A few more candidates:

• The quantized Hall resistance is a great and surprising example, since it's an emergent property of rather complicated, "dirty" systems. As stated here (2013) one can measure the resistance to one part in $$3 \times 10^{10}$$. For this reason this effect is now used to define the Ohm.
• Equivalence principle tests using torsion balances reached precisions of about one part in $$10^{11}$$ in $$1964$$, see here. Another existing answer gives a more precise result from a more modern experiment. These can be thought of as either verifying the equality of gravitational and inertial mass, or placing bounds on the strength of long-range fifth forces.
• The electrical neutrality of bulk matter follows because the electron and proton have exactly opposite charges. Treating the charge of the electron as given, tests of neutrality effectively measure the charge of the proton, with one experiment achieving a sensitivity of one part in $$10^{21}$$ in $$1973$$. Arguments from cosmology can be used to set much larger bounds, though they require more assumptions.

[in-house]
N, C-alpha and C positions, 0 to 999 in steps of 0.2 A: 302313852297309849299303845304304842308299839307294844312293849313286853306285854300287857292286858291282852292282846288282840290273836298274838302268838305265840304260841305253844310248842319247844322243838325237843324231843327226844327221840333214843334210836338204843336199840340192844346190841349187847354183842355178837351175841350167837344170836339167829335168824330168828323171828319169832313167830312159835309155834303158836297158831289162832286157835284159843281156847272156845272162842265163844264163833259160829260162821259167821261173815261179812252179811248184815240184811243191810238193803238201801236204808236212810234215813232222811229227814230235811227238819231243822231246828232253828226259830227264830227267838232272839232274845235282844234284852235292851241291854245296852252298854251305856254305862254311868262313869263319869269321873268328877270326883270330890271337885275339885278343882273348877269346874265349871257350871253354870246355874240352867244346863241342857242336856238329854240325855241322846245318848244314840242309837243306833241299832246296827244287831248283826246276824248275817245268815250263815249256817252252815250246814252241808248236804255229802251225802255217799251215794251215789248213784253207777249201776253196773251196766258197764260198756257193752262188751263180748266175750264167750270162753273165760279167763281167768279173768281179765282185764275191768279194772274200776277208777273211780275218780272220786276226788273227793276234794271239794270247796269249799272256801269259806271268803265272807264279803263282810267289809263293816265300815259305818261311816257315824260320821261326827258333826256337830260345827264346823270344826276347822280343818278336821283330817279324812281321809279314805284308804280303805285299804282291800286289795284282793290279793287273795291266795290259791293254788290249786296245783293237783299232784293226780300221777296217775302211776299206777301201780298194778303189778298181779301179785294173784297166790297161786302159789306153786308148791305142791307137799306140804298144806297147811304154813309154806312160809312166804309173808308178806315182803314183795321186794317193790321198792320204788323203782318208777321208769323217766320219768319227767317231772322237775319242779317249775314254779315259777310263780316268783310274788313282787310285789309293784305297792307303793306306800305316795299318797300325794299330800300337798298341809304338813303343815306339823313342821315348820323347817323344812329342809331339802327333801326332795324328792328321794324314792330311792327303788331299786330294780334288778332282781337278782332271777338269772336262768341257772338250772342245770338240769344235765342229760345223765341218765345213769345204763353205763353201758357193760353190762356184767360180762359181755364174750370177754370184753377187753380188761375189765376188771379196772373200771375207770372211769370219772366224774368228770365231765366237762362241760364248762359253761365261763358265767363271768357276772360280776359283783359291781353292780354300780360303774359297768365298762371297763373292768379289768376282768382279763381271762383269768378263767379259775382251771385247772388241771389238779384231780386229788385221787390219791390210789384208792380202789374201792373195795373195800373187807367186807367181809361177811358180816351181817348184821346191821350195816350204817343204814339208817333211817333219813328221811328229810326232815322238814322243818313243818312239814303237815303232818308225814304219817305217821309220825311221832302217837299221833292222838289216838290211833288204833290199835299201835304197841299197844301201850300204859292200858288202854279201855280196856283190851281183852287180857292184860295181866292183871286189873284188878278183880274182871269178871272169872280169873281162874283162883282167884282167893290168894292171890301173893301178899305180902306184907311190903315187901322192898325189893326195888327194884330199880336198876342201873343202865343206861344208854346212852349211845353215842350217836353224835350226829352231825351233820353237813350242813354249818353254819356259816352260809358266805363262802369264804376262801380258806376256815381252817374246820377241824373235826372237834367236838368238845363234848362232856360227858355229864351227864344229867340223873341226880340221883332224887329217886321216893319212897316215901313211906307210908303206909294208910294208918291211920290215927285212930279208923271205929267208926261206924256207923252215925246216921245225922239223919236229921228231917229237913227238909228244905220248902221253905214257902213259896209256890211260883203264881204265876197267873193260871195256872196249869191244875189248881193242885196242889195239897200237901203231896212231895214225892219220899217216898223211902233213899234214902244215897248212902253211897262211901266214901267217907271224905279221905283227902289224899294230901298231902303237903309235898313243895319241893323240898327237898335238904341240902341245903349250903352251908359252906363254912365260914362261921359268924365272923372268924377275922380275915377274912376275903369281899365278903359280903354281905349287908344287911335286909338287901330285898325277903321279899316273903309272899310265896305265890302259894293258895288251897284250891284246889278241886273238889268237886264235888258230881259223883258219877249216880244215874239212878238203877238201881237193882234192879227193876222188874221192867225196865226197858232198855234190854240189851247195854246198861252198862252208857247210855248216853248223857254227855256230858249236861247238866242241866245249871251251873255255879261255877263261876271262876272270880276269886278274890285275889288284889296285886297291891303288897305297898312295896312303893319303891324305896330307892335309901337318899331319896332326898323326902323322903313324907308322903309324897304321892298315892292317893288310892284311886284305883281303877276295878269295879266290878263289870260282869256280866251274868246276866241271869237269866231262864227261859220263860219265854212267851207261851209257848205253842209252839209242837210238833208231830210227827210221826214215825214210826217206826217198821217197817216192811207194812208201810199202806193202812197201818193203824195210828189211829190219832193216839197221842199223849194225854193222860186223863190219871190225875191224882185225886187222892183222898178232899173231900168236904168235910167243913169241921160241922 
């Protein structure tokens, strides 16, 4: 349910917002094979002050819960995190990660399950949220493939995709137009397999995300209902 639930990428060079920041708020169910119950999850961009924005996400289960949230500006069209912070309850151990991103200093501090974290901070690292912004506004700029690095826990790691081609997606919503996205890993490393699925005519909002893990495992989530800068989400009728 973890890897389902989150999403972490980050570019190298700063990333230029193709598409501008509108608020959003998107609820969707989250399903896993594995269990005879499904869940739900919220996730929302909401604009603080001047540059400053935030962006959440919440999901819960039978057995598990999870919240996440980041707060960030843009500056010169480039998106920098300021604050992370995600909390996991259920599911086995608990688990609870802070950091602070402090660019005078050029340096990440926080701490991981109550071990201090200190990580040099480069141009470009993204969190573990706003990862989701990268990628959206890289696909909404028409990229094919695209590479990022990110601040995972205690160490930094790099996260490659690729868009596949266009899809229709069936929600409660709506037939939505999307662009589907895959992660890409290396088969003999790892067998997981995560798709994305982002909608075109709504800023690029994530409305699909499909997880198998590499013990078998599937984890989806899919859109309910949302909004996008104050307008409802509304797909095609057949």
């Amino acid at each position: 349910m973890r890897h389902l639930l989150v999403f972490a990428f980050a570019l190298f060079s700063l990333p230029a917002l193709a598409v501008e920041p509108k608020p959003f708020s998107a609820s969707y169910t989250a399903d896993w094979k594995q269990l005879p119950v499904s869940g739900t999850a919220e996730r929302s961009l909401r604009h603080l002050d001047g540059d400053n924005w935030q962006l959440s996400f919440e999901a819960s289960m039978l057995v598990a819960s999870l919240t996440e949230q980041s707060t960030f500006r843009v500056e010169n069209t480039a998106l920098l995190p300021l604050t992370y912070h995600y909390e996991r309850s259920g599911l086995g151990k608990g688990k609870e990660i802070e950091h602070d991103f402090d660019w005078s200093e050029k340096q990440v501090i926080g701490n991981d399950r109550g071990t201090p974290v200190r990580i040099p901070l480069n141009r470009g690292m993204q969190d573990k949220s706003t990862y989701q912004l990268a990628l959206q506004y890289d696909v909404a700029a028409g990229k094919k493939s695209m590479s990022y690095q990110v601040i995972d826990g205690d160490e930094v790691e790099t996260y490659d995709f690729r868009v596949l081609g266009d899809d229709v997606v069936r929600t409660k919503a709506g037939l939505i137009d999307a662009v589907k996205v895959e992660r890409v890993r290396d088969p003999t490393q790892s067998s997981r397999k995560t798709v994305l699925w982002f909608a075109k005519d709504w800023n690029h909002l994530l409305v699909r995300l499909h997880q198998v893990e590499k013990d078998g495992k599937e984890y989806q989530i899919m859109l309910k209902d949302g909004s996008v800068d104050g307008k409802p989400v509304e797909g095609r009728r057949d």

• Can you suggest me some reference where I can look up how the Equivalence Principle tests can be interpreted as putting bounds on a long-range fifth force?
– user87745
Commented Aug 16, 2019 at 4:59
• Another example: Earth-Moon distance measured with a laser. Distance about 3e10 cm, measured with a few cm accuracy I think. Should investigate more to be sure. Commented Aug 16, 2019 at 8:47
• Electrical neutrality of bulk matter: That only proves the equality of the charges if the number of electrons and protons in bulk matter is the same - but if the charge on the electron was 1.1 times that on the proton, I would expect bulk matter to have about 10% more electrons and still be neutral. Commented Aug 16, 2019 at 13:03
• Update: the ohm is now defined in terms of the elementary charge Commented Aug 21, 2019 at 6:11
• @gen-z Not particularly - in actual metrological practice, it's rather more accurate to say that the coulomb is defined in terms of the ohm. Commented Aug 21, 2019 at 10:20

A good candidate is the measurement of the fine structure constant $$\alpha$$. This wiki article on precision tests of QED states that:

The agreement found this way is to within ten parts in a billion ($$10^{−8}$$), based on the comparison of the electron anomalous magnetic dipole moment and the Rydberg constant from atom recoil measurements...

There is also an upper bound on the mass of the photon, which is in the range of $$10^{-27}eV/c^2$$ although that's an upper bound rather than a measurement since the expected value is $$0$$.